Wednesday, July 04, 2012

Not A Mere Technical Misunderstanding

Two days ago, Mitt Romney adviser Rick Fehrnstrom maintained The governor believes that what we put in place in Massachusetts was a penalty and he disagrees with the court's ruling that the mandate was a tax."     Similarly, campaign spokesperson (or perhaps campaign "spoke," if a chairperson is neither a chairman nor a chairwoman but a "chair") Andrea Saul asserted the boss "thinks [the mandate] is an unconstitutional penalty" rather than a tax.   Now, the former Massachusetts governor in an interview with CBS argues

I said that I agree with the [Supreme Court']s dissent, and the dissent made it very clear that they felt [the individual mandate] was unconstitutional. But the dissent lost. It's in the minority. And now the Supreme Court has spoken. And while I agree with the dissent, that's taken over by the fact that the majority of the court said it's a tax, and therefore, it is a tax.

Asked why, if the mandate is a tax under the PPACA, it isn't also a tax as part of health care reform he signed into law as Massachusetts governor, Romney responded

Actually the chief justice in his opinion made it very clear that at the state level, states have the power to put in place mandates.    They don’t need to require them to be called taxes in order for them to be constitutional. And as a result, Massachusetts’ mandate was a mandate, was a penalty, was described that way by the legislature and by me, and so it stays as it was.

Only Mitt Romney ever has questioned whether the fee which Justice Roberts decreed is constitutional under the taxing authority of Congress, rather than the commerce clause, is a "mandate."    A tax may also be a mandate, as in this case; it is something required by a public entity.

Romney further claims the "Massachusetts' mandate was a penalty, was described that way by the legislature and by me, and so it stays as it was."    But the fee in the PPACA itself never was termed a "tax" by either the chief executive (the President, analogous to the Governor) nor by Congress (here analogous to the state legislature).       It nevertheless has been interpreted by the Supreme Court as a tax, while Mitt Romney is claiming the same thing in Massachusetts is not a tax.

If Romney is to insist the mandated penalty is a tax, it is unsurprising that he would claim "the majority of the court said it's a tax, and therefore, it is a tax."

Well, no.    The mandate may be a tax (although I don't think it is).   But if it is a tax, it became a tax once the law was approved.   While it is now considered a tax for legal purposes, it did not magically become a tax when the Supreme Court decreed it a tax- nor does it become a tax because the Supreme Court says it is so.     It's an awful and trite cliche, but applicable:  "it is what it is" and is not what someone or some court says it is.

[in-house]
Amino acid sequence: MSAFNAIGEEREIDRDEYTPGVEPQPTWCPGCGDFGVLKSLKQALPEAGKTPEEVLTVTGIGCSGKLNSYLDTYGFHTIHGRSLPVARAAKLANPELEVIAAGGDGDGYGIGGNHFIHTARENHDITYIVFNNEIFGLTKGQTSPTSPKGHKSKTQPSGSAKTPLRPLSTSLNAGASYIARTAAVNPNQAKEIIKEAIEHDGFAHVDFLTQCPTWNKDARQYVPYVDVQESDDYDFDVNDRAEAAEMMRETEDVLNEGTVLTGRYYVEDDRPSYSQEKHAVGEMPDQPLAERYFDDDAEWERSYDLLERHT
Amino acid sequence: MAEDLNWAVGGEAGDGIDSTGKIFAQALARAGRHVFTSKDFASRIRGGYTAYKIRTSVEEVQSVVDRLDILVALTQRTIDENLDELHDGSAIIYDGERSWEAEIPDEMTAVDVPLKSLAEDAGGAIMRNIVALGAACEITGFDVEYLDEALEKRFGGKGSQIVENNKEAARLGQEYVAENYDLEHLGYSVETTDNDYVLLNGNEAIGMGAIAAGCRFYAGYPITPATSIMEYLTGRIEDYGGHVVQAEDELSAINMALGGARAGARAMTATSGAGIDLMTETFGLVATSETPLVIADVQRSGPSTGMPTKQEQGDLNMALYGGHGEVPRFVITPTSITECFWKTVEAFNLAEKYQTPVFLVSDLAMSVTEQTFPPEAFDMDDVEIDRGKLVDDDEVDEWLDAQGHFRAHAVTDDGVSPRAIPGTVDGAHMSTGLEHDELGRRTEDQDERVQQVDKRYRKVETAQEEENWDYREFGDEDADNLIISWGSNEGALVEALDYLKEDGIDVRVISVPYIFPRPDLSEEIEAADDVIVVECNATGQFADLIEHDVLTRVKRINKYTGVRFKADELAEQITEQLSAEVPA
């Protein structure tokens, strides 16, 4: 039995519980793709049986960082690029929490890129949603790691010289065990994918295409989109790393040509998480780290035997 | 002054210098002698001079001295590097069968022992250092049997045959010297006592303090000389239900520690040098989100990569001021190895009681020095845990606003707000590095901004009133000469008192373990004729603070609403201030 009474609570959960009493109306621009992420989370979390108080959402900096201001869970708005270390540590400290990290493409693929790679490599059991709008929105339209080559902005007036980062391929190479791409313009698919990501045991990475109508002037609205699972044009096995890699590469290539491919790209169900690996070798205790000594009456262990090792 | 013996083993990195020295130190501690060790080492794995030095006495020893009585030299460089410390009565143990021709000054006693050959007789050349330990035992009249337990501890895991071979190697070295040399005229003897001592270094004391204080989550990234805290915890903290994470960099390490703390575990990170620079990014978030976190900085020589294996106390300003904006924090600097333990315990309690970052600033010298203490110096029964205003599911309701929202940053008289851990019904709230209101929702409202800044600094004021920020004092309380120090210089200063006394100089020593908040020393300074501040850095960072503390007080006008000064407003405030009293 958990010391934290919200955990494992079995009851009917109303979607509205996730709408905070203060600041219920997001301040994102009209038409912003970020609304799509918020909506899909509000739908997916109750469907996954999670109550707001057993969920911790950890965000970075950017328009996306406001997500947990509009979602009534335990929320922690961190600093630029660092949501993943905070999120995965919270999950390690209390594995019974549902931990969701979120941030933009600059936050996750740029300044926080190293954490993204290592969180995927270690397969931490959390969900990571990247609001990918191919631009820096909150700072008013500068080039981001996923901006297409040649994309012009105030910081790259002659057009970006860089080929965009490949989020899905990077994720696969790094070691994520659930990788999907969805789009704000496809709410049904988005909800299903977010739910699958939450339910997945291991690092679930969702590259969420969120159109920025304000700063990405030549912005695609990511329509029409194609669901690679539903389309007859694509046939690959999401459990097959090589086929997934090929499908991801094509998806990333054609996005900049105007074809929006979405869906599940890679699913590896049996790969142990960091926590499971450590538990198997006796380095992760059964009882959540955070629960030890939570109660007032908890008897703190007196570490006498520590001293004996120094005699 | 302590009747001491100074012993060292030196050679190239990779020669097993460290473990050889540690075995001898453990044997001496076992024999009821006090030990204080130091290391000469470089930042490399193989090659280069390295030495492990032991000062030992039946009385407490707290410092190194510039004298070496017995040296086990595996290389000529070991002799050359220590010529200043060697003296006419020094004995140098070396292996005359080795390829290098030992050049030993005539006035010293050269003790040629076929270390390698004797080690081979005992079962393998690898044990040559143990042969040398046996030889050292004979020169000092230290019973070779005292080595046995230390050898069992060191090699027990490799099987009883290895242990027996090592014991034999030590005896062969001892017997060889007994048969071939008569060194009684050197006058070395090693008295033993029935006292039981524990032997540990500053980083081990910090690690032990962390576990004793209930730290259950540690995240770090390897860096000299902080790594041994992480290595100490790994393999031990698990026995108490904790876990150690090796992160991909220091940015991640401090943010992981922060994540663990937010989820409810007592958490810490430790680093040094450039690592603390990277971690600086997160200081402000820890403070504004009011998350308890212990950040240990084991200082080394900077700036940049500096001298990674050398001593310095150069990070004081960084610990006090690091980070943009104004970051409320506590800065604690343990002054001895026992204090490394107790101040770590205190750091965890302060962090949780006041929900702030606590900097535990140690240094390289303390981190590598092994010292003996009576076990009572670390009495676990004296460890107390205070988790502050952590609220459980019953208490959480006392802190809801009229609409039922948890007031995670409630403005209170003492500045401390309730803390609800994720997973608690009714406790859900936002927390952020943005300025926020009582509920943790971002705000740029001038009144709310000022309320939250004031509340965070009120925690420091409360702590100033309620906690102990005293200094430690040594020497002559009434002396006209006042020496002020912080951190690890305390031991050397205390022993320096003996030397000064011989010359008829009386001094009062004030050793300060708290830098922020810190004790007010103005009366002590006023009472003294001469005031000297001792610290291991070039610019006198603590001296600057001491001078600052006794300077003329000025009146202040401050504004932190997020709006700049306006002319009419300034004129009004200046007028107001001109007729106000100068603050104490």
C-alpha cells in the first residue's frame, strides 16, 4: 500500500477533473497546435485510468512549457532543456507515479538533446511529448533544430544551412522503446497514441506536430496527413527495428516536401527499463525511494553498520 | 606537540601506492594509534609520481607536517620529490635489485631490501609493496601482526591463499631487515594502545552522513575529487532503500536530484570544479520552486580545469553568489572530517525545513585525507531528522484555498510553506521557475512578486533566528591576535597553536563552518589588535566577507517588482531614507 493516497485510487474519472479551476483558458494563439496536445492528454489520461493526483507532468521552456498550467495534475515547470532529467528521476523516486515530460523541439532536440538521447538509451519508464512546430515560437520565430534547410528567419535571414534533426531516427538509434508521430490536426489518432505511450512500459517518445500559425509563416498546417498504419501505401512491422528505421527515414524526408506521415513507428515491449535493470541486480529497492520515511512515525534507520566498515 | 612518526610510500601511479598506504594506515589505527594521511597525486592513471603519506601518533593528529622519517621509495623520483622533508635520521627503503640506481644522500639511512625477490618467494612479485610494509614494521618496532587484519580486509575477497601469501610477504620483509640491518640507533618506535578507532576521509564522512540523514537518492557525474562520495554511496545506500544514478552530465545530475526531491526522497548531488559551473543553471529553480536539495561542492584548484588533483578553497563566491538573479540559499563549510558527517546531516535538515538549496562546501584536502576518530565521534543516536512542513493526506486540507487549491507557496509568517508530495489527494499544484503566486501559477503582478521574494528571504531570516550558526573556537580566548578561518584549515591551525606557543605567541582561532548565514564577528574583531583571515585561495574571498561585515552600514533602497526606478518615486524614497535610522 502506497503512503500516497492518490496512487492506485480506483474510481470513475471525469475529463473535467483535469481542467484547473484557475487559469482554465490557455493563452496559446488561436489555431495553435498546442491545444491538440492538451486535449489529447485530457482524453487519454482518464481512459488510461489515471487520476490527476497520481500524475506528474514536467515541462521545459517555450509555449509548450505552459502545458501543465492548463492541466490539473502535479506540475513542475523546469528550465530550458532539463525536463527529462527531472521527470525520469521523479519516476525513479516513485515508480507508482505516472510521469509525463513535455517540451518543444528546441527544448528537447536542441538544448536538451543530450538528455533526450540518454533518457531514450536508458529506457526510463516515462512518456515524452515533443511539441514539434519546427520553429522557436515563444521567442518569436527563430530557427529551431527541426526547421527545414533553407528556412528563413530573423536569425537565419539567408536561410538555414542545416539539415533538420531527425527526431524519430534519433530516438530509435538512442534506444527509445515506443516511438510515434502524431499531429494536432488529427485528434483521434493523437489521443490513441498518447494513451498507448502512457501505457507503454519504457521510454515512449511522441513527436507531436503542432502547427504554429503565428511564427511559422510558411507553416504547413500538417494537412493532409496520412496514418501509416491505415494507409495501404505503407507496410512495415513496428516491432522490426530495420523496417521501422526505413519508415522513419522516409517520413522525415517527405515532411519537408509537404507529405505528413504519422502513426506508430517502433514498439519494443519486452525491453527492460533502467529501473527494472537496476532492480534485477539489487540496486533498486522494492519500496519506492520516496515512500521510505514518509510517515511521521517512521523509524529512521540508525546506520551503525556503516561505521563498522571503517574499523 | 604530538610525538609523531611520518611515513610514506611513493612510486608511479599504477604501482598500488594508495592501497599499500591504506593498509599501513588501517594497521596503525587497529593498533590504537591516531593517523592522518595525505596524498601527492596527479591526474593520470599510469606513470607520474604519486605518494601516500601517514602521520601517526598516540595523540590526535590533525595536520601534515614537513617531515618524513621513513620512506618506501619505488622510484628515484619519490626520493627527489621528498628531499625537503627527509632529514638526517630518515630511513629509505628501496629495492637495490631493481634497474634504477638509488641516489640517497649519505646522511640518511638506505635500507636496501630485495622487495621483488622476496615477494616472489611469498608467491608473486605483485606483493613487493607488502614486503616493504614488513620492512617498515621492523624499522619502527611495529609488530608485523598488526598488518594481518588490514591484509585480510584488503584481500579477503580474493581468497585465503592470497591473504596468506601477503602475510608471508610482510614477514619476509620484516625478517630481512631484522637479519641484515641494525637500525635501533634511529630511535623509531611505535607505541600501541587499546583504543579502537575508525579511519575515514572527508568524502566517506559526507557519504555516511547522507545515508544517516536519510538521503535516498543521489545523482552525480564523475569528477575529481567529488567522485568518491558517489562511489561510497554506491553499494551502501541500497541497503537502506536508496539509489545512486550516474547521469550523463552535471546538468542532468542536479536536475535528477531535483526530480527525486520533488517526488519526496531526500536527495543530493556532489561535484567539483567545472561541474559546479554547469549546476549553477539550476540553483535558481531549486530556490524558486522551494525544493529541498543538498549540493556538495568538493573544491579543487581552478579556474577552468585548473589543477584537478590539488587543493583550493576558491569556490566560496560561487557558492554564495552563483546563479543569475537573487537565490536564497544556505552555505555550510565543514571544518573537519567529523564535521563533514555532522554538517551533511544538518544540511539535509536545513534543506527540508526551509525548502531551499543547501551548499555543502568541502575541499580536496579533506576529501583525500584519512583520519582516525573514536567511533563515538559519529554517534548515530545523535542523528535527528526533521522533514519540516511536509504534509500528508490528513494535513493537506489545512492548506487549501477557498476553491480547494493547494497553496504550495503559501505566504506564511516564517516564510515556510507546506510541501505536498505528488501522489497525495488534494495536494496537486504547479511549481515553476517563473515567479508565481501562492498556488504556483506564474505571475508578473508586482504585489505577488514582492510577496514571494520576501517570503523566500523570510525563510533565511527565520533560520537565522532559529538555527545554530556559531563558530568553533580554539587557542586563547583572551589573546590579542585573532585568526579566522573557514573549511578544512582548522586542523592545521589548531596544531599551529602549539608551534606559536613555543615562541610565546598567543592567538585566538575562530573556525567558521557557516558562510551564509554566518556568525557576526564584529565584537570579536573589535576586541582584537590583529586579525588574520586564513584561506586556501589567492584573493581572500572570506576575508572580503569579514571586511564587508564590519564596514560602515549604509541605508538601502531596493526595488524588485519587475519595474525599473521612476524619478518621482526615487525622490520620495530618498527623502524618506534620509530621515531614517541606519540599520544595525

There is a parallel in another issue.   Mitt Romney has recommended the Supreme Court overturn its decision in Roe v. Wade and returning to states the right to impose onerous abortion restrictions.    Presumably, he would not believe that the 1973 ruling  in itself makes state anti-abortion action unconstitutional; otherwise, his call for the Court to reverse its decision would be tantamount to asking the Court to violate the Constitution    Whether with abortion or the health care mandate, the High Court's decision is legally binding but does not in and of itself make something constitutional or not; the Court can be wrong.    In 1896, for instance, racial segregation was (wrongly) deemed constitutional.   When the Supreme Court ruled otherwise in 1954, it was not because the U.S. Constitution had in the intervening years magically changed its wording, or the Founders their intent.  

Whether anti-abortion activists are right, they believe (legitimately, though not necessarily justifiably) Roe v. Wade was a faulty reading of the Constitution.   They contend states do have the right (under the Constitution) to legislate more freely in the matter of reproductive freedom.       Addressing the mandate, the presumptive GOP presidential nominee says the opposite:   the Court says it and it therefore is true.

Mere semantics, one might say.    Or John Roberts might say:  tax, not penalty.

                                              HAPPY INDEPENDENCE DAY

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